The Winterburn Capacitor Discharge Ignition System was the very first commercially successful solid-state CD ignition designed by the late Lloyd Winterburn (RCAF electronics expert and pilot) in 1962. It solved the problems that had plagued earlier design attempts and became the most copied design throughout the 1960s and 1970s. The first production units were manufactured by Hyland Electronics of Ottawa Canada in early 1963. Many Hyland ignitions are still functioning more than 50 years later. The Winterburn designed CD ignition is being manufactured again by Lloyd's son, Fred Winterburn, in small quantities with 12V and 6V models available. All units are hand built utilizing high quality components with high voltage and current ratings. The power supply transformer, which is the heart of the unit, is wound by hand to exacting standards (a time consuming process). Each unit contains over $120 CDN in parts and takes in excess of 6 hours to build.
The design retains the basic elements that worked so well on the Hyland, but with a long duration multiphase spark. It is compatible with positive or negative ground cars and hookup is exactly the same regardless of the polarity. For example, if one is installed on a positive ground car and the car is converted to negative ground at a later date, no changes are required. The CD circuitry will automatically adjust to the new polarity. There is an o-ring sealed switch provided to revert back to standard (Kettering) ignition if need be.
There are very good reasons why this CD ignition is intended to be triggered by distributor points. When points do not have to break the heavy current of the Kettering system they will last a very long time, often in excess of 60 thousand miles providing the rubbing block and distributor cam are lubricated occasionally. The points are not voltage sensitive as they are a simple mechanical switch. This allows the Winterburn CD power supply to provide almost full spark energy down to 3.5 volts(6V model) to start a car with a weak battery. This is true for any car with points regardless of manufacture, as points do not have a threshold voltage requirement as do some other triggers. The CD circuitry cancels the effect of points bouncing upon closure, so despite still being present when triggering the CD ignition, high engine speeds are possible without spark scatter. This ability was a key feature of the original Winterburn patent. Finally, retaining the points gives the redundancy of two types of ignition systems. If the CD fails (very unlikely), or troubleshooting is required, the ability to switch easily from CD to Kettering is a boon. The switch is provided to make that easy. The switch also has a centre 'off' position.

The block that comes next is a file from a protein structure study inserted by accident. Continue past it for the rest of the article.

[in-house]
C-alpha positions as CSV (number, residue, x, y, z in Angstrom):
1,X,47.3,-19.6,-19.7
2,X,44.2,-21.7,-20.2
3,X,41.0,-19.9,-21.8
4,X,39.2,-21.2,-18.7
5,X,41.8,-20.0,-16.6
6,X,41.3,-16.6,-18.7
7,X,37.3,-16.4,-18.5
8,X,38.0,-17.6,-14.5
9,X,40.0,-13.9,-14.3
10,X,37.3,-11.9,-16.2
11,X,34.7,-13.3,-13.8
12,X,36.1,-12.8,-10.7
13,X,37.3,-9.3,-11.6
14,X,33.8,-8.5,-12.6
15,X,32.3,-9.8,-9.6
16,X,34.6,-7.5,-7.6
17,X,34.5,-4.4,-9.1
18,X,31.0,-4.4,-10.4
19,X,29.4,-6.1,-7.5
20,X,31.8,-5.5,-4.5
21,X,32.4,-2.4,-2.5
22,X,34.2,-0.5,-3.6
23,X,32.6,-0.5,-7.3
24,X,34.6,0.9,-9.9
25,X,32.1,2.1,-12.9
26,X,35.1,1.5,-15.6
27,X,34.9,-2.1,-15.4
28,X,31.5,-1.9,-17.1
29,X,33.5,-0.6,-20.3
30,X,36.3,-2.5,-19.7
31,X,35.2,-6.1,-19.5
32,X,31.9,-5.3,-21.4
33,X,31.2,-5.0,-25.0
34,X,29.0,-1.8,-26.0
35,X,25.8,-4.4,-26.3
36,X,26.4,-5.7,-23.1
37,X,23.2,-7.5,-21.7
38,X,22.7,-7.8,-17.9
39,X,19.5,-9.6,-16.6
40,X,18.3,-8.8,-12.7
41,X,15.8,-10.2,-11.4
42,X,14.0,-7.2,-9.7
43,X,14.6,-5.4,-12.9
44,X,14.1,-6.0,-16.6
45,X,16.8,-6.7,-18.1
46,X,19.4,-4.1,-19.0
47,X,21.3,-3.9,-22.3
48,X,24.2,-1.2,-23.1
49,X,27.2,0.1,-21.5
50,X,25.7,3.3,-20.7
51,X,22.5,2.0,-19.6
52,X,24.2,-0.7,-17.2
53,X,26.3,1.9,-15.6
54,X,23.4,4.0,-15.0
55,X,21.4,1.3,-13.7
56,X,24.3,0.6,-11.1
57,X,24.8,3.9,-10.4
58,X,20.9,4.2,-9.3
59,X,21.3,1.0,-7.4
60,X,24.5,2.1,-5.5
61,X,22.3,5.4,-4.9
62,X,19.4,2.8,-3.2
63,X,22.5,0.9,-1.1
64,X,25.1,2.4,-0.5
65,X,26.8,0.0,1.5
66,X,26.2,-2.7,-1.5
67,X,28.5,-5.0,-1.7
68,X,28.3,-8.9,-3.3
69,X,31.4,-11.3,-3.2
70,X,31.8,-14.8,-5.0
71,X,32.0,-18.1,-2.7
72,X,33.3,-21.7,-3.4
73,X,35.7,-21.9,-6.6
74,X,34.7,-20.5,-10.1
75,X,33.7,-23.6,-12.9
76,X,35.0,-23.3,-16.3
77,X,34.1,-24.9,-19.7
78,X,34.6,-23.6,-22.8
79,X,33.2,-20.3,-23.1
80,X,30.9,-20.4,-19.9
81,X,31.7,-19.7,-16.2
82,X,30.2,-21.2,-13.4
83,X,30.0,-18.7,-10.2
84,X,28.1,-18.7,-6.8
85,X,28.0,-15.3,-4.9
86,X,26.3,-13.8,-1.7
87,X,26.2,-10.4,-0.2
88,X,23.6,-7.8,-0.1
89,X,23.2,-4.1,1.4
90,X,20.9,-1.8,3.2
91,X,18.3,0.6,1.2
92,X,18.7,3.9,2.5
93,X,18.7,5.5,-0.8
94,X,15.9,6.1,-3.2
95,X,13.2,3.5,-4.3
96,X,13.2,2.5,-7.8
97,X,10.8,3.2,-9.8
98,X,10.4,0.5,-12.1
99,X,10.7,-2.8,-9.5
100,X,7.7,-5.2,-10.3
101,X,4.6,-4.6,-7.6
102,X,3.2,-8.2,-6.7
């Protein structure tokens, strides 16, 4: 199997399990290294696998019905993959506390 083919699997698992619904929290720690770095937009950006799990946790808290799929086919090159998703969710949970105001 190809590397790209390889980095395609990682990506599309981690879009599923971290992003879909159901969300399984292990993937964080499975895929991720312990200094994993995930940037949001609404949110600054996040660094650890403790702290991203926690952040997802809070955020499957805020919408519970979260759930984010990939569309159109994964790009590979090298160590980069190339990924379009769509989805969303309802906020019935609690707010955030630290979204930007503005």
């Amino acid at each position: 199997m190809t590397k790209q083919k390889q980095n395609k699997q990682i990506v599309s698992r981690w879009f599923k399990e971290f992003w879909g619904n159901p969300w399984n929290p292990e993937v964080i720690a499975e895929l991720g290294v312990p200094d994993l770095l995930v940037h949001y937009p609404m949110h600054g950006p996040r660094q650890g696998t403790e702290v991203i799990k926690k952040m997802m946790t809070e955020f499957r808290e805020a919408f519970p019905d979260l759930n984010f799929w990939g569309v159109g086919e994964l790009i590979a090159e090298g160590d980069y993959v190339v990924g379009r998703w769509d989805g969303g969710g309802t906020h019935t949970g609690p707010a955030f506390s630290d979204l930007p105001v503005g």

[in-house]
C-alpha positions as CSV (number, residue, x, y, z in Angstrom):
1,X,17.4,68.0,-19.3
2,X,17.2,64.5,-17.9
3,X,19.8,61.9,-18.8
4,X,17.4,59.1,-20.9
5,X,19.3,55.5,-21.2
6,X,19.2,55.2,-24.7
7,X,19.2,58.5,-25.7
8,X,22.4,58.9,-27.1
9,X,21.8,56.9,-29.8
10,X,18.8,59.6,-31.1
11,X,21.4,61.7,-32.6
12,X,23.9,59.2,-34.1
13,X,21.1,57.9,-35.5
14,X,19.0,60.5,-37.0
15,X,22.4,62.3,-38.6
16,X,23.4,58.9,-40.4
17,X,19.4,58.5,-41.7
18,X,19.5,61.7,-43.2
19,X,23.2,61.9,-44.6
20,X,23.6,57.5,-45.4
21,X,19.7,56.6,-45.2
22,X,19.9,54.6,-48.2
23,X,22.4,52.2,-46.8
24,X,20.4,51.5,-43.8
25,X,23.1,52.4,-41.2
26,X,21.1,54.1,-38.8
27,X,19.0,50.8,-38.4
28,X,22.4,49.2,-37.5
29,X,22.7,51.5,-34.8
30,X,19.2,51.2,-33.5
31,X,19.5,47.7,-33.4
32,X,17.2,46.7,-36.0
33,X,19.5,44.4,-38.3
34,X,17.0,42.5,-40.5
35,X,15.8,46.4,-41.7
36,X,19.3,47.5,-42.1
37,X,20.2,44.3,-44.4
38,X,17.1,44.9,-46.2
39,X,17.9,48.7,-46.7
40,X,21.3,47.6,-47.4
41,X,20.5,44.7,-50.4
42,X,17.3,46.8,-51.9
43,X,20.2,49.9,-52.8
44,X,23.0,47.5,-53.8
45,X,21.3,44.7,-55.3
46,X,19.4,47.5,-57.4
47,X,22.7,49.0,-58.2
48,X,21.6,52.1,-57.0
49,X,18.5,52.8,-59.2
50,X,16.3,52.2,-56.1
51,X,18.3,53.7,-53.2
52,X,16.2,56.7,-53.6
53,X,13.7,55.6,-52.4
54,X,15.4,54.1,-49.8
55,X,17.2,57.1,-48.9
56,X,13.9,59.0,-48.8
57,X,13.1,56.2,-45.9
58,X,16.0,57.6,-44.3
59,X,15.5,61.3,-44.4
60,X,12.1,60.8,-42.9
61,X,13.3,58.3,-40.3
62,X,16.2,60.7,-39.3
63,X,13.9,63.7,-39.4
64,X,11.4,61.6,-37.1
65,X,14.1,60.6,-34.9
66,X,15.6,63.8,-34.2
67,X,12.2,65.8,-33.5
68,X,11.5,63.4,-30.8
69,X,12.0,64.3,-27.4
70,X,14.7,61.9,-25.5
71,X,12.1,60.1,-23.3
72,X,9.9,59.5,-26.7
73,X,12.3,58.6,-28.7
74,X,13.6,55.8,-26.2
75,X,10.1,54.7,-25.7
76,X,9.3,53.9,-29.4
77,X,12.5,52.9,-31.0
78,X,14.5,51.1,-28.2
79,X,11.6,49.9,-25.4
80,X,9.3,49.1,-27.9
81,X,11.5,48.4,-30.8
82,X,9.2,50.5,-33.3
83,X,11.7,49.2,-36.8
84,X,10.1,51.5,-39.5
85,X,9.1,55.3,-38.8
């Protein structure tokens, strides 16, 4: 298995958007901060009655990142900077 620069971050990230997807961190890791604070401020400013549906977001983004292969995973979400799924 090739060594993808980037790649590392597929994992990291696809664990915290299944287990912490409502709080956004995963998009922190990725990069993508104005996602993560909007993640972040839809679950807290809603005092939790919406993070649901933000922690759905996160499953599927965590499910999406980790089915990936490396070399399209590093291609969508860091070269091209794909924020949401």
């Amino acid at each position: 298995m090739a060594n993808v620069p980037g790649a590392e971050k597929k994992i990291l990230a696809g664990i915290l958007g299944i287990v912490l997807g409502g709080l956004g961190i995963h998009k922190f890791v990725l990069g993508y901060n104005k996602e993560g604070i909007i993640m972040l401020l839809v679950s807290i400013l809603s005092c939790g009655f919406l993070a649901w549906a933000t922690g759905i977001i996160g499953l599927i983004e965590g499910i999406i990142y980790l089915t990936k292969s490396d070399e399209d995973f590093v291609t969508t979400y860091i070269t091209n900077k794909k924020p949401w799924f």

12V units can be triggered by Pertronix/Aldon Ignitor (ask for details). 6V units can be triggered by 6V Pertronix/Aldon, but it is not recommended due to the high minimum voltage requirement of the Pertronix/Aldon.
The Winterburn CDI is voltage controlled to limit insulation stress to vintage ignition components. It's current (amperage) that lights fuel, not voltage. Spark power is controlled to ensure spark plugs and high voltage contacts have life expectancies exceeding those of today's automotive ignition systems. Excessive spark energy with high peak spark power, can wreak havoc with stock ignition components and this is a problem with most* high energy CD ignitions on the market today. The Winterburn CDI strikes a balance where stock components last longer than with the Kettering system, whilst greatly increasing performance.
*(One popular manufacturer of CD ignitions claims a
very high voltage output, but actually has a low voltage product with a
weak, short duration spark, for which its abilty to multi-spark
can't compensate for, based on my testing)